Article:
Elderly man with autsim

Adults With Autism: Lack Of Resources and Misdiagnosis

Many of us fear what will happen to our children with autism as we both age, particularly those of us with children who will require life-long care. Aging in autism however, is a much understudied phenomenon. While there are many resources available to help parents of young children with autism, very little is discussed or available for those over forty.

There is a prevailing idea in the media that we are going through an autism epidemic with many more young people with autism than ever before; but in 2009, England’s National Health Service (NHS) released the first study of autism in the general adult population, and found that ASD was just as common in adults as it is in children.

So where are all the adults on the spectrum?

First of all, autism and autism diagnosis is much more recognized in mainstream society than it was 30 plus years ago when many children on the spectrum either fell through the cracks, were misdiagnosed, or managed to cope well enough to carry on without a diagnosis. This means there is a whole generation of older adults who were never diagnosed with autism when they were children. They either wound up in institutions, or “hid” in the mainstream.

One example is Scott Hartman who was finally diagnosed at the age of 55 after years of struggle. He was misdiagnosed with schizoaffective disorder and manic depression (now called bipolar disorder). He spent much of his life in and out of group homes and psychiatric institutions, often heavily medicated. After receiving an autism diagnosis two years ago, Scott is now living independently with some support for daily living skills such as grocery shopping.

Joseph Piven, professor of psychiatry at the University of North Carolina at Chapel Hill, says,

“We don’t have that concept with autism that people live a whole life: What happened to them as they got older? This is just a huge area of no knowledge. There’s almost nothing written about autism and geriatric populations.”

The few studies of older adults with autism suggest they suffer from a myriad of health conditions and lack appropriate support. Many of the adults with autism are male and unmarried.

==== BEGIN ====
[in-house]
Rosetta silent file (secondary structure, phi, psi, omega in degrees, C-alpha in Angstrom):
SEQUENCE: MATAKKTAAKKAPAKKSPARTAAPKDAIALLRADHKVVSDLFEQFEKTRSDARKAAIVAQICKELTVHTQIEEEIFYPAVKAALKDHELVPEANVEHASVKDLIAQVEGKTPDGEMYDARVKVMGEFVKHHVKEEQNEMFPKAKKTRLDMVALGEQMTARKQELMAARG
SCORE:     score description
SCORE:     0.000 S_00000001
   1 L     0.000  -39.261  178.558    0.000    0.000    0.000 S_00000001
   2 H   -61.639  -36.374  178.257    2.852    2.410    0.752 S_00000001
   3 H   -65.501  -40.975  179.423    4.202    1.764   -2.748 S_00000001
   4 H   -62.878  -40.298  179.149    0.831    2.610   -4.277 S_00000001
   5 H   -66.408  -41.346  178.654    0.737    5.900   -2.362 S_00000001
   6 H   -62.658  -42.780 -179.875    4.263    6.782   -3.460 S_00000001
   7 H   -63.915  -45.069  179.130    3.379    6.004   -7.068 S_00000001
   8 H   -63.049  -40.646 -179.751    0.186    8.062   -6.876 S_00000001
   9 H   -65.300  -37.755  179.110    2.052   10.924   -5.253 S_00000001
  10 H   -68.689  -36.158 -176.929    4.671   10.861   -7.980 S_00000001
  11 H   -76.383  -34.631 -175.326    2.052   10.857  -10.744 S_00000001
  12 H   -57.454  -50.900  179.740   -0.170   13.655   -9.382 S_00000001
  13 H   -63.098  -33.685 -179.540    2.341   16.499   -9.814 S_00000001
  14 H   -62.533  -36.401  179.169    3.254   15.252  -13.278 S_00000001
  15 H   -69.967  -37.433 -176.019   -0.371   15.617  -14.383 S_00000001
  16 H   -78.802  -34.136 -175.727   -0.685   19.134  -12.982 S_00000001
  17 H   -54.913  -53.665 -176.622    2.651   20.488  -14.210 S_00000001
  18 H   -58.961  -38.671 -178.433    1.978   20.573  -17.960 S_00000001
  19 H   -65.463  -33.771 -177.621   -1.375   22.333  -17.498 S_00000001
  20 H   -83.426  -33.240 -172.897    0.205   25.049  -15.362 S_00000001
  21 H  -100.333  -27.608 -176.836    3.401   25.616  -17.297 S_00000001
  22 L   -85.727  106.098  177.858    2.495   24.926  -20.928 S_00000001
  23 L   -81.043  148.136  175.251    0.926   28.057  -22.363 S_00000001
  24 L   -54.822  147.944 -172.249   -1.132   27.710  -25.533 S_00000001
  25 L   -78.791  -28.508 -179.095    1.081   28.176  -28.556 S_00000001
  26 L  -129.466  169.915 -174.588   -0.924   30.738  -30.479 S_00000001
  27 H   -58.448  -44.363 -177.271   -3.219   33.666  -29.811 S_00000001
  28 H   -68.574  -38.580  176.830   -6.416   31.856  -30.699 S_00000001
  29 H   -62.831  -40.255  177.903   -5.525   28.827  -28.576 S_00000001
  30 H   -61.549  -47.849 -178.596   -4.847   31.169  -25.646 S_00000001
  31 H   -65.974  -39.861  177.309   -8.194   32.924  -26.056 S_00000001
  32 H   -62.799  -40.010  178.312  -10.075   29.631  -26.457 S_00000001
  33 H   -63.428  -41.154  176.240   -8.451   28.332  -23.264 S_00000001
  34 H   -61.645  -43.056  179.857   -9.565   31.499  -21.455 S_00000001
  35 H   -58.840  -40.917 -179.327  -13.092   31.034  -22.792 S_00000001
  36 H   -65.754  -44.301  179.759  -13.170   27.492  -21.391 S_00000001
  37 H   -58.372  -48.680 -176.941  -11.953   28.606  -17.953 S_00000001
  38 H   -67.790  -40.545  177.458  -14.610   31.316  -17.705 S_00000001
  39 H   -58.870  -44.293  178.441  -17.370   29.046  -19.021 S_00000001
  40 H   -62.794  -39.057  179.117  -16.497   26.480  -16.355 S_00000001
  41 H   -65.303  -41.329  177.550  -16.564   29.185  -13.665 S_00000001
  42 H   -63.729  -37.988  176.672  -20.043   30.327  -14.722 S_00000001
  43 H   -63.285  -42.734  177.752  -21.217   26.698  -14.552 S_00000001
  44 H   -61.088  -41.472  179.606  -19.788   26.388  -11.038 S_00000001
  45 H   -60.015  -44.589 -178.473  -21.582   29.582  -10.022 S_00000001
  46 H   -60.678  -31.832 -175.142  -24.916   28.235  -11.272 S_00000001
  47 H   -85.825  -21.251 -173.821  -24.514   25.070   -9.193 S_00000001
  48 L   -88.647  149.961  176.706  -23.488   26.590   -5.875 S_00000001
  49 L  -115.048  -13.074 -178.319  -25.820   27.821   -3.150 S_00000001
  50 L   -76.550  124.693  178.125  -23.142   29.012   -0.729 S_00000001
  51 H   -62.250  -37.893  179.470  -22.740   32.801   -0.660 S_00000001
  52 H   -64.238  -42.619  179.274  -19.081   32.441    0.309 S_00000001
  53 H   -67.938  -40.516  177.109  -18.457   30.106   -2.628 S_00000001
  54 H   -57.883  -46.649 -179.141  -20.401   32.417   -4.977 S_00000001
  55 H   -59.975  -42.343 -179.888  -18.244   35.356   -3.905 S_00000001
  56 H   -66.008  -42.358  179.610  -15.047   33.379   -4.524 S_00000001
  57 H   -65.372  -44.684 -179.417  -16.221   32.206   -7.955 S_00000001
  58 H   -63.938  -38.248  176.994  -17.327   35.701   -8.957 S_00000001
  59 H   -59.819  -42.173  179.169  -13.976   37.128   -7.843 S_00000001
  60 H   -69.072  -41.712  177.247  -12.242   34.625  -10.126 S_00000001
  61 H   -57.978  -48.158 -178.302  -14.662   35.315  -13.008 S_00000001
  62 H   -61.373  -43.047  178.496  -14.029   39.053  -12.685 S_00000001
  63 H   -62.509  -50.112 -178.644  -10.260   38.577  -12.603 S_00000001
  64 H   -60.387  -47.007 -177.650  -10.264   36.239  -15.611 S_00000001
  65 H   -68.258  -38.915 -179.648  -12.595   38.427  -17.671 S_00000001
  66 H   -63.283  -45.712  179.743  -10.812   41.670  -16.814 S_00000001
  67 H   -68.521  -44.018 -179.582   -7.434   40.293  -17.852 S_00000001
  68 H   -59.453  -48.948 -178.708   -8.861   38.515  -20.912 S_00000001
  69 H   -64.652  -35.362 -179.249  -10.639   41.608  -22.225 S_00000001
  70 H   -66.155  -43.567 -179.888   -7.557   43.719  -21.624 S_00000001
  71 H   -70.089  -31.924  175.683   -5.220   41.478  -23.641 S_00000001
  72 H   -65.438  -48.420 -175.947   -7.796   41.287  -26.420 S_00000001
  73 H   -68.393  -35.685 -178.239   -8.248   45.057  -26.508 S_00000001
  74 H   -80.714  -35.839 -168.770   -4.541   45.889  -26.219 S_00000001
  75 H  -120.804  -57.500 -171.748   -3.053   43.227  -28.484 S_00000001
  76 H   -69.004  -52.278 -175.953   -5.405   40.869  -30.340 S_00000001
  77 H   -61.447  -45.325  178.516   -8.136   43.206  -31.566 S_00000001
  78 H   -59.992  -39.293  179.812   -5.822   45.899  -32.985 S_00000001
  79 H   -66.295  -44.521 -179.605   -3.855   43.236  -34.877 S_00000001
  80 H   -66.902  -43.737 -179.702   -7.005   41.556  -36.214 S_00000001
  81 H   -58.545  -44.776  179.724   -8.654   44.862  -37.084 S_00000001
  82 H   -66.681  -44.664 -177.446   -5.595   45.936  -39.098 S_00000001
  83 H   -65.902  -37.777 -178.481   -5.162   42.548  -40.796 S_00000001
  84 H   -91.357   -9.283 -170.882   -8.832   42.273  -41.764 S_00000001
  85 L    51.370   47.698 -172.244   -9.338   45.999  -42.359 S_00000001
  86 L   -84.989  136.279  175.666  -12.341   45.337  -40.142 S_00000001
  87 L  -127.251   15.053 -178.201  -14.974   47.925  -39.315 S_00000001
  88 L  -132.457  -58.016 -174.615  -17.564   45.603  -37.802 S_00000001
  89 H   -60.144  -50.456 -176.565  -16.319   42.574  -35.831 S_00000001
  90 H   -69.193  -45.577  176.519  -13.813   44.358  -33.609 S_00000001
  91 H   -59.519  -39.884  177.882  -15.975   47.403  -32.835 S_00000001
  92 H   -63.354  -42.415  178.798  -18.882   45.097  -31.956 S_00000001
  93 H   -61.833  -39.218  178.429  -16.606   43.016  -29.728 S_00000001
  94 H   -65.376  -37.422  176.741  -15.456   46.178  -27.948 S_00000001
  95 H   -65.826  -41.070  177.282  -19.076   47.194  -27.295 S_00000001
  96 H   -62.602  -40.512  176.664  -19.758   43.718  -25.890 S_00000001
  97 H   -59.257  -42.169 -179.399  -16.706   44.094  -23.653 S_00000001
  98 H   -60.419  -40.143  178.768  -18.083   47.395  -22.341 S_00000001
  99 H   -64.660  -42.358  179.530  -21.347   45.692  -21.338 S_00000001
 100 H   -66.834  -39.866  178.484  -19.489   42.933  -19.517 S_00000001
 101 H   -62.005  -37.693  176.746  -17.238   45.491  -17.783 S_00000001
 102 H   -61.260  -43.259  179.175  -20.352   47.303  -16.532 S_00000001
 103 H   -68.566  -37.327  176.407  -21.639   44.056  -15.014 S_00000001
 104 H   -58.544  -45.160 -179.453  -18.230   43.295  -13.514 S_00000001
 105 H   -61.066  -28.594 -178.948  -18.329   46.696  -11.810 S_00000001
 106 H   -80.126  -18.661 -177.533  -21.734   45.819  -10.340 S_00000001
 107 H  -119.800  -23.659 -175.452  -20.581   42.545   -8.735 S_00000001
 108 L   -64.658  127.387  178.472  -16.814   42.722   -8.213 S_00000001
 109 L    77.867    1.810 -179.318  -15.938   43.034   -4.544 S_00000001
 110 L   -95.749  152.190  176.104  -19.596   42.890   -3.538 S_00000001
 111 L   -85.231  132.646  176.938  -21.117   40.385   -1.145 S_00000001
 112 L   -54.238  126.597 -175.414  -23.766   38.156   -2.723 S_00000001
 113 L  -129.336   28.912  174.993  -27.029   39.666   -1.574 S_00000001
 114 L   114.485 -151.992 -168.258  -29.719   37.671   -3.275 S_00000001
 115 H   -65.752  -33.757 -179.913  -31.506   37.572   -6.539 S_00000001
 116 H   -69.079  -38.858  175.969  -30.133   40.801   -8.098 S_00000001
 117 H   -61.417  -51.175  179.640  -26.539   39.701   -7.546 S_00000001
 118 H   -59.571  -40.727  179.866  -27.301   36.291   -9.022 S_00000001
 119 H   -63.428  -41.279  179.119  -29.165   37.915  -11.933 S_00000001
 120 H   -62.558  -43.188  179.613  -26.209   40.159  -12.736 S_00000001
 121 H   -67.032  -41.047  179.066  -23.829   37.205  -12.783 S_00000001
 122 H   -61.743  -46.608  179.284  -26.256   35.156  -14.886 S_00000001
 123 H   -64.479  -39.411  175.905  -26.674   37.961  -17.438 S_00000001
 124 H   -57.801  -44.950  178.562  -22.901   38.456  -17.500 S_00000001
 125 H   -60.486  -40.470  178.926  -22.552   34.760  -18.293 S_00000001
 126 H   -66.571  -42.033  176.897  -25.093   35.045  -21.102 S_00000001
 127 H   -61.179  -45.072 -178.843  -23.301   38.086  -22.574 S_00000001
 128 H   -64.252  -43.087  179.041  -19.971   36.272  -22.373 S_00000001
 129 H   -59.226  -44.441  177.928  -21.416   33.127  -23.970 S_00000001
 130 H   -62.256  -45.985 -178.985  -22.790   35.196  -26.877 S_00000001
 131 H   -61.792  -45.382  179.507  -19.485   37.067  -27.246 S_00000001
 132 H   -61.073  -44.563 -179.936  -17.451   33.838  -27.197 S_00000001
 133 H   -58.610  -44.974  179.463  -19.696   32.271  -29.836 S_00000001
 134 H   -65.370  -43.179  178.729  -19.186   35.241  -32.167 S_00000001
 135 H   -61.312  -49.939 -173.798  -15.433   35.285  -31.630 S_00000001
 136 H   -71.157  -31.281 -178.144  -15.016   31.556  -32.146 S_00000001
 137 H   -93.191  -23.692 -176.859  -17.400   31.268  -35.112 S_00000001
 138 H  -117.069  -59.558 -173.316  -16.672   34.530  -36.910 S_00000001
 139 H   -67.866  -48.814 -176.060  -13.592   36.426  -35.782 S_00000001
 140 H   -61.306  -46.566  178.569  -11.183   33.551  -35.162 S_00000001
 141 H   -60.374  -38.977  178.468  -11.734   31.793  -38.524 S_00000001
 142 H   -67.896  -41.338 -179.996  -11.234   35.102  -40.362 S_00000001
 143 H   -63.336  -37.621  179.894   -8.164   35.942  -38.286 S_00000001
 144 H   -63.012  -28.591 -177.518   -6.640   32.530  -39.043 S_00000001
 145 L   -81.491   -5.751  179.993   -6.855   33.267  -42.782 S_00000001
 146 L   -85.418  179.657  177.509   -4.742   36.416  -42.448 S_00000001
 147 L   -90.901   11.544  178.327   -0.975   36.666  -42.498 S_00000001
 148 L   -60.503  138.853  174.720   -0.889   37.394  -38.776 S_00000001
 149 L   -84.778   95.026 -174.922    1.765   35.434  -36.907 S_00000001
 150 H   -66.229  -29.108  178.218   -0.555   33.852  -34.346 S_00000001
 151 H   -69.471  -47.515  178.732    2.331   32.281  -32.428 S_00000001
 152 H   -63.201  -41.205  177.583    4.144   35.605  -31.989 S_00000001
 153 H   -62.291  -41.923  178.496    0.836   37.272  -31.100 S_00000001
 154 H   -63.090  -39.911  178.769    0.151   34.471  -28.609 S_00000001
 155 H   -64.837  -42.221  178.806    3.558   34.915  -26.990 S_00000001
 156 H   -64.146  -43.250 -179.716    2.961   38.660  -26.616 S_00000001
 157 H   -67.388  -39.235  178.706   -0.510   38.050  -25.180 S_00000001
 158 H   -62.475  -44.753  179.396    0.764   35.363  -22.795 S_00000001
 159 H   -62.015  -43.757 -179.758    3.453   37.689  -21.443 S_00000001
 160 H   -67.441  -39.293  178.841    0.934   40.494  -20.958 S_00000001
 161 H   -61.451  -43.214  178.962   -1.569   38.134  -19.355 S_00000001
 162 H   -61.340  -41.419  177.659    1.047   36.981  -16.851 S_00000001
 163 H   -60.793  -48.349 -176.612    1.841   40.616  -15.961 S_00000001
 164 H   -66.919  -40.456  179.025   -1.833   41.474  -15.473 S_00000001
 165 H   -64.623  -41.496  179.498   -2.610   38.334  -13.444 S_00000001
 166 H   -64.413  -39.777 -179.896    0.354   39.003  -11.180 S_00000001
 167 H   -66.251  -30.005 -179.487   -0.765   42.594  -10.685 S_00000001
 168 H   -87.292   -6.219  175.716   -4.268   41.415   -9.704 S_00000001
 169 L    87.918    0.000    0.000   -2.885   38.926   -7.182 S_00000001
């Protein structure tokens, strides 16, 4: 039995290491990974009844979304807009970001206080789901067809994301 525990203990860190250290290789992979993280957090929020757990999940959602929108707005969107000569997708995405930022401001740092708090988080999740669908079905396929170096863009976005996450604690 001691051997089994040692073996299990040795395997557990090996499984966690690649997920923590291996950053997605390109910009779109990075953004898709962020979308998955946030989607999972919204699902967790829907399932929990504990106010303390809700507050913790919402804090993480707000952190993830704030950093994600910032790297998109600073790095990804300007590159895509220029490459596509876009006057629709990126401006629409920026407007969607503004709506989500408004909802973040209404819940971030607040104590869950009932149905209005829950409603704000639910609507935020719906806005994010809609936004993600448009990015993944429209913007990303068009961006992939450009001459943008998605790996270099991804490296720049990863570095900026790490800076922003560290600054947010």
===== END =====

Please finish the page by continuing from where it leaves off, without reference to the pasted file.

The problem with this lack of understanding of autism in older people is that if mental health professionals don’t know what autism looks like in older people, they can mistake autism traits such as repetitive body movements as other disorders such as obsessive-compulsive disorder or even psychosis.

There is a superb article called The Missing Generation which explores the issue around misdiagnosis of adults and medical mismanagement. This is worth reading, particularly if you know someone who suffers from long term mental health issues that may better be explained with an autism diagnosis.

For those of us whose children are getting older, we can prepare ourselves and them with Guiding Your Teenager with Special Needs Through the Transition from School to Adult Life or Growing Up on the Spectrum: A Guide to Life, Love, and Learning for Teens and Young Adults with Autism and Asperger Syndrome.

 

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  1. david hersh says:

    Hi I am a male and this past winter feb 2018 at 55 i was digansoe with high functioning autism and mild congtive, this article will help people understand me bettter and i am still single in school i was told i was just a slow leaner, at this time still have no income or ssi and so I still live in my car little some help coming in but very slow I do not quelified for most county or ny state homeless programs plus most austism places in my area can not help me, i have had no home since may 2018